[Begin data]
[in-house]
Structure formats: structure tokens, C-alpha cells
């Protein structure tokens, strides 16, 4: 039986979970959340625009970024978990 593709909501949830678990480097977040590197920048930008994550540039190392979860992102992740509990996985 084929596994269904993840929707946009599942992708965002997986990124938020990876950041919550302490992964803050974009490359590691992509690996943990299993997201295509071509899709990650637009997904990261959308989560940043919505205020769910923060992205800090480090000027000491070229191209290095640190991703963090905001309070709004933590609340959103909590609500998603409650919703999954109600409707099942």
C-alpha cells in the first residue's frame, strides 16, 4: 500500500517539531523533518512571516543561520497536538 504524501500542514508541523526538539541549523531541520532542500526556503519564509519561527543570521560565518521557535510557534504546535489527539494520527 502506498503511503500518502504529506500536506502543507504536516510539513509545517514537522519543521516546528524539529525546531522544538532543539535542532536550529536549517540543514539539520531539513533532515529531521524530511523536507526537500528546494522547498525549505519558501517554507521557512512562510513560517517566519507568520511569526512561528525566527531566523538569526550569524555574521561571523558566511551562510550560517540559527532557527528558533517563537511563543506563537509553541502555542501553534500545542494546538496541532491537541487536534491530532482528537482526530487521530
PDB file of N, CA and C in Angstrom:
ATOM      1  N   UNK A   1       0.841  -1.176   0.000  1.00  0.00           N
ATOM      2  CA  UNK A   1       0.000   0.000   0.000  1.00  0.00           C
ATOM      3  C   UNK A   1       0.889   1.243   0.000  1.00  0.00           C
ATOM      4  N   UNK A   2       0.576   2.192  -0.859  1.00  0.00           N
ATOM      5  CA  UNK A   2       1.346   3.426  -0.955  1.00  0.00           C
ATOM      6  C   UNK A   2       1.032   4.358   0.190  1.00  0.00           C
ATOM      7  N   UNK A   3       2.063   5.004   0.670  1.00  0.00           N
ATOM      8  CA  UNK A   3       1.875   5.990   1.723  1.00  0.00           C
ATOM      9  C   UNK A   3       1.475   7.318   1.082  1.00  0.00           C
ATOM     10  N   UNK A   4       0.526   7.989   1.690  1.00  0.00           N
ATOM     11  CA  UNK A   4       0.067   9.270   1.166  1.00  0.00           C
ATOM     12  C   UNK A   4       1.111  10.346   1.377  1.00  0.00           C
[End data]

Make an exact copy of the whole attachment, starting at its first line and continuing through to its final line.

[in-house]
Structure formats: structure tokens, C-alpha cells
């Protein structure tokens, strides 16, 4: 039986979970959340625009970024978990 593709909501949830678990480097977040590197920048930008994550540039190392979860992102992740509990996985 084929596994269904993840929707946009599942992708965002997986990124938020990876950041919550302490992964803050974009490359590691992509690996943990299993997201295509071509899709990650637009997904990261959308989560940043919505205020769910923060992205800090480090000027000491070229191209290095640190991703963090905001309070709004933590609340959103909590609500998603409650919703999954109600409707099942």
C-alpha cells in the first residue's frame, strides 16, 4: 500500500517539531523533518512571516543561520497536538 504524501500542514508541523526538539541549523531541520532542500526556503519564509519561527543570521560565518521557535510557534504546535489527539494520527 502506498503511503500518502504529506500536506502543507504536516510539513509545517514537522519543521516546528524539529525546531522544538532543539535542532536550529536549517540543514539539520531539513533532515529531521524530511523536507526537500528546494522547498525549505519558501517554507521557512512562510513560517517566519507568520511569526512561528525566527531566523538569526550569524555574521561571523558566511551562510550560517540559527532557527528558533517563537511563543506563537509553541502555542501553534500545542494546538496541532491537541487536534491530532482528537482526530487521530
PDB file of N, CA and C in Angstrom:
ATOM      1  N   UNK A   1       0.841  -1.176   0.000  1.00  0.00           N
ATOM      2  CA  UNK A   1       0.000   0.000   0.000  1.00  0.00           C
ATOM      3  C   UNK A   1       0.889   1.243   0.000  1.00  0.00           C
ATOM      4  N   UNK A   2       0.576   2.192  -0.859  1.00  0.00           N
ATOM      5  CA  UNK A   2       1.346   3.426  -0.955  1.00  0.00           C
ATOM      6  C   UNK A   2       1.032   4.358   0.190  1.00  0.00           C
ATOM      7  N   UNK A   3       2.063   5.004   0.670  1.00  0.00           N
ATOM      8  CA  UNK A   3       1.875   5.990   1.723  1.00  0.00           C
ATOM      9  C   UNK A   3       1.475   7.318   1.082  1.00  0.00           C
ATOM     10  N   UNK A   4       0.526   7.989   1.690  1.00  0.00           N
ATOM     11  CA  UNK A   4       0.067   9.270   1.166  1.00  0.00           C
ATOM     12  C   UNK A   4       1.111  10.346   1.377  1.00  0.00           C